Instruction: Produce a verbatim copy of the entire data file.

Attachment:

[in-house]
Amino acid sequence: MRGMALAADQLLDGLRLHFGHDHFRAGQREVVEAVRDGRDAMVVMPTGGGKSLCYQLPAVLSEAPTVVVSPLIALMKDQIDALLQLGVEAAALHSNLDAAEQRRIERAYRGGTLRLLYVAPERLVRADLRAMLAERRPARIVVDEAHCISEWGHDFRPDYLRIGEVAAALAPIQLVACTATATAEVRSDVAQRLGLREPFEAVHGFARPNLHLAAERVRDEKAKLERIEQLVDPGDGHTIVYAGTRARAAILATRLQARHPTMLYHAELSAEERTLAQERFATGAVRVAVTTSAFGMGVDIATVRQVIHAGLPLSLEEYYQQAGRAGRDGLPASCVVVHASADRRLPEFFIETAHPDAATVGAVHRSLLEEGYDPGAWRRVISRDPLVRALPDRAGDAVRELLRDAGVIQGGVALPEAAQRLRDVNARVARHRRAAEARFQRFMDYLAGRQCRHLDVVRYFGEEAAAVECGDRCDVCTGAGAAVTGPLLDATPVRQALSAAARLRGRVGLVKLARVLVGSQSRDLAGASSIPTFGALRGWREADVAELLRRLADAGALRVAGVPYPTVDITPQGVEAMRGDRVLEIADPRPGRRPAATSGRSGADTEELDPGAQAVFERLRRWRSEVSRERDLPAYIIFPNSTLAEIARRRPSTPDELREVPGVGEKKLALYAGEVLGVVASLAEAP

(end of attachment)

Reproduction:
[in-house]
Amino acid sequence: MRGMALAADQLLDGLRLHFGHDHFRAGQREVVEAVRDGRDAMVVMPTGGGKSLCYQLPAVLSEAPTVVVSPLIALMKDQIDALLQLGVEAAALHSNLDAAEQRRIERAYRGGTLRLLYVAPERLVRADLRAMLAERRPARIVVDEAHCISEWGHDFRPDYLRIGEVAAALAPIQLVACTATATAEVRSDVAQRLGLREPFEAVHGFARPNLHLAAERVRDEKAKLERIEQLVDPGDGHTIVYAGTRARAAILATRLQARHPTMLYHAELSAEERTLAQERFATGAVRVAVTTSAFGMGVDIATVRQVIHAGLPLSLEEYYQQAGRAGRDGLPASCVVVHASADRRLPEFFIETAHPDAATVGAVHRSLLEEGYDPGAWRRVISRDPLVRALPDRAGDAVRELLRDAGVIQGGVALPEAAQRLRDVNARVARHRRAAEARFQRFMDYLAGRQCRHLDVVRYFGEEAAAVECGDRCDVCTGAGAAVTGPLLDATPVRQALSAAARLRGRVGLVKLARVLVGSQSRDLAGASSIPTFGALRGWREADVAELLRRLADAGALRVAGVPYPTVDITPQGVEAMRGDRVLEIADPRPGRRPAATSGRSGADTEELDPGAQAVFERLRRWRSEVSRERDLPAYIIFPNSTLAEIARRRPSTPDELREVPGVGEKKLALYAGEVLGVVASLAEAP